developer = Tilex.Repo.one(Ecto.assoc(post, :developer))

But if you need to do this for each developer you’ll get into an N+1 situation, making an additional trip to the database for each post.

Instead you can load all the developers at one time with:

posts = Repo.preload(posts, :developer)

Clearing Phoenix npm cache on Heroku

I recently encountered an issue where the solution, as found on the internet, was to remove all the npm_modules, re-install them and build again. My issue however was on Heroku rather than local.

If you’re using Elixier and Phoenix on Heroku then you’re likely using the heroku-buildpack-phoenix-static. This buildpack compiles the static assets for Phoenix.

This buildpack caches npm_modules by default, to clear the cache you must provide a configuration file at the root level of your project named phoenix_static_buildpack.config that looks like:

clean_cache=true

The buildpack will now download the npm_modules on each deployment.

Suppress errors when substituting in vim

The substitute (or s) command in vim throws an error the search pattern is not found.

:substitute/banana/apple
E486: Pattern not found: banana

This error can be suppressed with the e flag at the end of the statement.

:substitute/banana/apple/e

When operating in just one file or on just one line the error is a minor annoyance but when combining the substitute command with :argdo you receive an error for every file in the args list that does not contain the pattern in question.

A typical argdo command would look like this.

:argdo s/banana/apple/gec

The flags are:

g - global

e - suppress errors

c - confirm

tmux copy-mode -u, useless or useful?

Tmux comes with a key binding for both copy-mode and copy-mode -u. The first is straight forward, you can navigate through the window history, highlight something and place it into your tmux buffer. I was curious about what the -u flag was for, and the man page says:

The -u option scrolls one page up.

So the -u option just places you into copy-mode one page up. Useless! Or wait, maybe that’s something I want…

Difference between `union` and `union all` in psql

union is an operator that operates on two sets of results, combining them:

chris=# select 1 union select 2;
 ?column?
----------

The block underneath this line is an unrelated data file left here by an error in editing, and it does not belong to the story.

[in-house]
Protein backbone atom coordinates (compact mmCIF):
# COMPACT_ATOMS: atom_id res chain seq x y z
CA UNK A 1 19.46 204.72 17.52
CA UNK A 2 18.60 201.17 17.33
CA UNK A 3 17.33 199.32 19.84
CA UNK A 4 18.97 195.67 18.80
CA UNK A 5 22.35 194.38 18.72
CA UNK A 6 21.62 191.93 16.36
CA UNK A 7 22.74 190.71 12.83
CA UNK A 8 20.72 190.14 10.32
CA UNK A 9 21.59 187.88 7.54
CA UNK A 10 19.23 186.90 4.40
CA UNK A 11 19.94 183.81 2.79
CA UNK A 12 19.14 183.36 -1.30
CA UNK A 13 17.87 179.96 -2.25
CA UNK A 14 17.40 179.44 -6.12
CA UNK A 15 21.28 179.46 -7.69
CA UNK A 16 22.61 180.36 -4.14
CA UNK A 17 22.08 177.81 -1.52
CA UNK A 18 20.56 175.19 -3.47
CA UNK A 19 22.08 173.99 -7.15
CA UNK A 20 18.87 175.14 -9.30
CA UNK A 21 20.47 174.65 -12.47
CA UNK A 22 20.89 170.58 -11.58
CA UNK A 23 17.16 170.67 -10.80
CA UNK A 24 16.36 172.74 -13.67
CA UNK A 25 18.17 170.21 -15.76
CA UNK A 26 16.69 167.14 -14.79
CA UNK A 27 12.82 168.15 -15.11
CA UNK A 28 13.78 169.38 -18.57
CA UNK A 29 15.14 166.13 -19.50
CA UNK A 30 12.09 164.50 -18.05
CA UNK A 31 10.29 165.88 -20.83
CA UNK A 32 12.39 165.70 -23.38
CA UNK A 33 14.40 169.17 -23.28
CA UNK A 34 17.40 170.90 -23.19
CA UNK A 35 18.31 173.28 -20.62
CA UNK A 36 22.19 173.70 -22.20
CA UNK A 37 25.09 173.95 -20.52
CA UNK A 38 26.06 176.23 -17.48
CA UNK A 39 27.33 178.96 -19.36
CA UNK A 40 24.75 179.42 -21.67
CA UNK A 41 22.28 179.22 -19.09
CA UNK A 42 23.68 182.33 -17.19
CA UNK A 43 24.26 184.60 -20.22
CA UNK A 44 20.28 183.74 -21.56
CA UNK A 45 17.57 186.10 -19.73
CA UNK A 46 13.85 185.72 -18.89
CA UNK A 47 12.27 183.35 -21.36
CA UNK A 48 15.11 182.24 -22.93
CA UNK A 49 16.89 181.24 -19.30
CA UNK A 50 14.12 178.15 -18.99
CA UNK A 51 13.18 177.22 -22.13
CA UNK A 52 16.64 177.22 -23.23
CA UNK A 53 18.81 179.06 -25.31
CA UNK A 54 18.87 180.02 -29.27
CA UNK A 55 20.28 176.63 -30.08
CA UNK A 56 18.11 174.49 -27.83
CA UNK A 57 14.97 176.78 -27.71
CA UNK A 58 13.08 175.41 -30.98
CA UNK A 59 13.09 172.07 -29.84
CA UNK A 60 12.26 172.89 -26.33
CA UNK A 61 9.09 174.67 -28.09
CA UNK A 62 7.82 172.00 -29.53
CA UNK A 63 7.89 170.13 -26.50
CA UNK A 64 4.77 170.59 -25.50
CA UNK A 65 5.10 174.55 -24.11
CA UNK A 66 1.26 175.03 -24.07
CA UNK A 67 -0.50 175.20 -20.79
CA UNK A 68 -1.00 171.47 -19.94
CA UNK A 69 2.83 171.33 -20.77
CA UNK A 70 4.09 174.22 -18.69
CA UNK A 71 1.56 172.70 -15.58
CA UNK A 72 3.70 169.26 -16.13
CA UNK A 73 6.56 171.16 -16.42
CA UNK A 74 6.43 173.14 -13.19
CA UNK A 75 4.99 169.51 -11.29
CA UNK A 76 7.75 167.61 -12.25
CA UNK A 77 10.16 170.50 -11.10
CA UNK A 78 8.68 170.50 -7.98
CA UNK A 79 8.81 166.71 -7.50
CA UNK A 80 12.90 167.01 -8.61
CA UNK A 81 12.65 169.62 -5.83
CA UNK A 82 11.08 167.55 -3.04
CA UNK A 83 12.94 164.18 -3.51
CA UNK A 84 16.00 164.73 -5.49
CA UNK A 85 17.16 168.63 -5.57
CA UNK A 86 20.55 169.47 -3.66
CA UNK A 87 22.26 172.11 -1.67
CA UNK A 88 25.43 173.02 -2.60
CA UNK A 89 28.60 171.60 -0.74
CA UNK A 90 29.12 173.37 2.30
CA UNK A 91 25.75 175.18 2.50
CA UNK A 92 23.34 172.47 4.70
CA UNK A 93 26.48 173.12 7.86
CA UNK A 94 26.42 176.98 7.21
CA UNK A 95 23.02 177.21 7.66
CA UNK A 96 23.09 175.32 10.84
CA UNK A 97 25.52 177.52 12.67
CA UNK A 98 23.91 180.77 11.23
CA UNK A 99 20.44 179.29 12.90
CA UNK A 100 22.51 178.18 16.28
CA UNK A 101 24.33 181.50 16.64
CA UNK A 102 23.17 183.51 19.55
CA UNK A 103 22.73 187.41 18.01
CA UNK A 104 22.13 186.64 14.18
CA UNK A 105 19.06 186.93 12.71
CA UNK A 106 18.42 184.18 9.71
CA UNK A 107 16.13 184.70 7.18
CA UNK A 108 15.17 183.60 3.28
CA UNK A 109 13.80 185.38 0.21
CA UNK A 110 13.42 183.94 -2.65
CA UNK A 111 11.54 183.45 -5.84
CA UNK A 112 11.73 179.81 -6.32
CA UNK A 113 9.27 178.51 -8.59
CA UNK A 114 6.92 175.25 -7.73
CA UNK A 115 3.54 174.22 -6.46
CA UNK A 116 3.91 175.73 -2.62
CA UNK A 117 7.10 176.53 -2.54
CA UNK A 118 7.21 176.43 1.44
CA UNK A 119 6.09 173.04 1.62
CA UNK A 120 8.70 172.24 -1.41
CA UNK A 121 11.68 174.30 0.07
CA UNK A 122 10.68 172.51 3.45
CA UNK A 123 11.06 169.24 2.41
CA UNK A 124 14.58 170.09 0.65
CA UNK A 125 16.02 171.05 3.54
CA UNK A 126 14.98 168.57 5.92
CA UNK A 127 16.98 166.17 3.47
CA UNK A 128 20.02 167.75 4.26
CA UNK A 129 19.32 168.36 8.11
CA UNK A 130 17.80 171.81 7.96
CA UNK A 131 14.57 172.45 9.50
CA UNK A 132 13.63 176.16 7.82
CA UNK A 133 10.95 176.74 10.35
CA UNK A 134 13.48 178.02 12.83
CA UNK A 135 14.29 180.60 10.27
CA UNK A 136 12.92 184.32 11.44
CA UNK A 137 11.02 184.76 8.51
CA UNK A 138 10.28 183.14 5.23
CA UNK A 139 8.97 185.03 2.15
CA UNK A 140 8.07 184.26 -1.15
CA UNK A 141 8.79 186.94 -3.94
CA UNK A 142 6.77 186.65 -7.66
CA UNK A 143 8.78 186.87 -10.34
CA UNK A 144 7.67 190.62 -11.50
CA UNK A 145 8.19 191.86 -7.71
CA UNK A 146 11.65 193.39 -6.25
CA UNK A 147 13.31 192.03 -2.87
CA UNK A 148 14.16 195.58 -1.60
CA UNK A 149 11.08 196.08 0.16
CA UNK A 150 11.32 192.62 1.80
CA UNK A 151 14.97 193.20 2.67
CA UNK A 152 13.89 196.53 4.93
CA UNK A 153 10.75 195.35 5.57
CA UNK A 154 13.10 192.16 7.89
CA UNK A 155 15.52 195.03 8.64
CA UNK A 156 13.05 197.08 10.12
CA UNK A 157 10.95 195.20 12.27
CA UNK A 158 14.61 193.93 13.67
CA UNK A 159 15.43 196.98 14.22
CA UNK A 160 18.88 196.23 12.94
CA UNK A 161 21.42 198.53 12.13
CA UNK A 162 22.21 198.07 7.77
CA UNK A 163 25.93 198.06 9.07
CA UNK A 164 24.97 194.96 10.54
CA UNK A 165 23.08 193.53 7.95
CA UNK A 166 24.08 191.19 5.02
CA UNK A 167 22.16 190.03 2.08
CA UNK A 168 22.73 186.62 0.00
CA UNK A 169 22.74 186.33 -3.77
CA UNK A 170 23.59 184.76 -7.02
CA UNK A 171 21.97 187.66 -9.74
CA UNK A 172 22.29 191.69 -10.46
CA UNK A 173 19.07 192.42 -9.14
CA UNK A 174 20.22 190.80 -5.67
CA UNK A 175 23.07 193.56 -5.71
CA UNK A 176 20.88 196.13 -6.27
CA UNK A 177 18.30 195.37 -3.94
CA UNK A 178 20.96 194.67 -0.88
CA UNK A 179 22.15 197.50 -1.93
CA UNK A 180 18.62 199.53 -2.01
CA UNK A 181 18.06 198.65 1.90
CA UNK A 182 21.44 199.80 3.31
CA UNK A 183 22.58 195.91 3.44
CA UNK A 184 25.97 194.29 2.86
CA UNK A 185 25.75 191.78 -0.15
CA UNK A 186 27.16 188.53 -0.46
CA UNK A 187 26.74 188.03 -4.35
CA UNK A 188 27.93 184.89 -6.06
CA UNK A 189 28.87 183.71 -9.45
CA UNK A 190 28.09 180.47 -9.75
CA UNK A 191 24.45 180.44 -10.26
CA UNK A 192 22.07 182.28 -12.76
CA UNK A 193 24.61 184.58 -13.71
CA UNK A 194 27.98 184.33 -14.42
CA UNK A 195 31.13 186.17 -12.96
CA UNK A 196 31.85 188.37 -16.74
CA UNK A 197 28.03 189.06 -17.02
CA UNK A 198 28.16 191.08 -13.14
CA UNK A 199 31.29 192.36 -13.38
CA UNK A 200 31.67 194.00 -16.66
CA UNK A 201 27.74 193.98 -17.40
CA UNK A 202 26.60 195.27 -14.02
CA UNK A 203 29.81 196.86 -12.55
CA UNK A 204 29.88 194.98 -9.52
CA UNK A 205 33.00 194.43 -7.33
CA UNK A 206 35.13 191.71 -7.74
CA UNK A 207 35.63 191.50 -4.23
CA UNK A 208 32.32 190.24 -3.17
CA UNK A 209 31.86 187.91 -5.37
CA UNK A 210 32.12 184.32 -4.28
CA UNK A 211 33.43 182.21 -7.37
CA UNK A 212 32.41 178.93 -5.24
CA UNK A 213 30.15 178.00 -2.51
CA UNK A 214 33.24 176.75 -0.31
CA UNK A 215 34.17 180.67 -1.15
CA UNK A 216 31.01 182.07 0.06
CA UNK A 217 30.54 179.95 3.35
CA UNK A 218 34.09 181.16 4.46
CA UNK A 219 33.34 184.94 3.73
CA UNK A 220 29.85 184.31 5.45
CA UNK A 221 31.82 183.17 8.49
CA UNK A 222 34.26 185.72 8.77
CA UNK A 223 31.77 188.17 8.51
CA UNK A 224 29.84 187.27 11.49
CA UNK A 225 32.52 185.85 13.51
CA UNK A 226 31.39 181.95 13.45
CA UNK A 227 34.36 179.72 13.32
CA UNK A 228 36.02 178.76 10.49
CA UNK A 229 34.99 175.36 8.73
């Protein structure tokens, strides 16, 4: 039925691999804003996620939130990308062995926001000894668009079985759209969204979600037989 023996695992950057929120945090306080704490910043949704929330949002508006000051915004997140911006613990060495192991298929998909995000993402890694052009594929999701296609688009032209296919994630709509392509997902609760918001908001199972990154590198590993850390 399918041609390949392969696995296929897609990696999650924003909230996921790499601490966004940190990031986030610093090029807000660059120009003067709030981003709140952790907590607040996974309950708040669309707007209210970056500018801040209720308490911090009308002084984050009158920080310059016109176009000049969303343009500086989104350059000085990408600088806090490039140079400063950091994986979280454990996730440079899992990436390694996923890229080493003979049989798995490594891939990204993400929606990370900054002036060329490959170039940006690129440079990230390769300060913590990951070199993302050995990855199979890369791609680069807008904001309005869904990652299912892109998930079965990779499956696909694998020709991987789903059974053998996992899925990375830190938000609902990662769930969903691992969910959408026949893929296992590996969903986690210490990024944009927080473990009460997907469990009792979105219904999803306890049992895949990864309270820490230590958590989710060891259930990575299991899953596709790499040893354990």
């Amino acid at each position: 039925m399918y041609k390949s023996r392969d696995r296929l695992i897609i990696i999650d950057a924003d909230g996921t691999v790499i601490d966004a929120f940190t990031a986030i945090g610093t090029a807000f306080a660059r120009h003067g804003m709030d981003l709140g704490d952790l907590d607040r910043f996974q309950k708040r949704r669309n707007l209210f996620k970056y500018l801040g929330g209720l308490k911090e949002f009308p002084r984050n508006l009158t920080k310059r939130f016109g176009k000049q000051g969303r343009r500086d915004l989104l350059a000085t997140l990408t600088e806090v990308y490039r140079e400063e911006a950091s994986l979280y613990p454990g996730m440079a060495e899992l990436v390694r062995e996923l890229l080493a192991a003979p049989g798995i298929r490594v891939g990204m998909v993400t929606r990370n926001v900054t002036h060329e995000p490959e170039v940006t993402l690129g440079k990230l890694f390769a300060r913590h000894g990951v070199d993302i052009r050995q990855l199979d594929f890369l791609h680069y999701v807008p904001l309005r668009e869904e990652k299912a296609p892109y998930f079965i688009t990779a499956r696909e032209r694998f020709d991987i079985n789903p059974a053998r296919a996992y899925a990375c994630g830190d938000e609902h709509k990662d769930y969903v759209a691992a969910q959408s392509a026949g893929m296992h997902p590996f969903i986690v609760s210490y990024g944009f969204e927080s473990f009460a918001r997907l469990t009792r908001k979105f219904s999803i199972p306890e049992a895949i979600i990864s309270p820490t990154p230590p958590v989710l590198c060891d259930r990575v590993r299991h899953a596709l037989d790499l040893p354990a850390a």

1
        2
(2 rows)

It filters duplicate results though:

chris=# select 1 union select 1;
 ?column?
----------
        1
(1 row)

If you want to not worry about duplicate results and just stack the result sets on top of each other use union all:

chris=# select 1 union all select 1;
 ?column?
----------
        1
        1
(2 rows)

Postgres Natural joins squash unneeded columns

Dealing mostly with Rails style databases we generally write inner joins on ids and foreign keys but there are other ways to create joins, the most fun being the natural join.

The below query works like a natural join but uses inner join syntax. When two tables having columns with the same name, join on that column. You can see that both columns have been returned even though they have the same value.

chris=# select * from (select 1 x) foo inner join (select 1 x) bar on bar.x = foo.x ;
 x | x
---+---
 1 | 1
(1 row)

When using the natural join syntax the query is less verbose and only returns one column. Postgres knows that they have the same value, thats the whole point! So only present one column.

chris=# select * from (select 1 x) foo natural join (select 1 x) bar;
 x
---
 1
(1 row)

Skip all changes in this file

git add --patch gives you the opportunity to make a decision on every code change in all files individually, providing you a menu that looks like this:

Stage this hunk [y,n,q,a,d,/,j,J,g,e,?]?

Option d is

d - do not stage this hunk or any of the later hunks in the file

This comes in handy when there is a host of whitespace changes in a file that you don’t want to commit. Just hit d to skip all those whitespace changes and go to the next file.

Postgres `coalesce` errors with multiple types

The Postgres function coalesce takes a variable number of arguments and returns the first non-null argument.

psql> select coalesce(null, null, null, null, 'hi!');
hi!

But if you include a number and a string, then Postgres throws an error.

psql> select coalesce(1, 'hi!');
ERROR:  invalid input syntax for integer: "hi!"

Coalesce will try to coerce value to the type of the first argument if possible.

psql> select coalesce(1, '2');
1

Mysql behaves a bit differently, it allows values of different types.

mysql> select coalesce(1, 'hi!');
1

The postgres way makes a bit more sense to me. What is the type of a column if there are multiple possible types? Is it always a string? But I wanted a number? I feel like the additional type safety will help catch errors a bit earlier.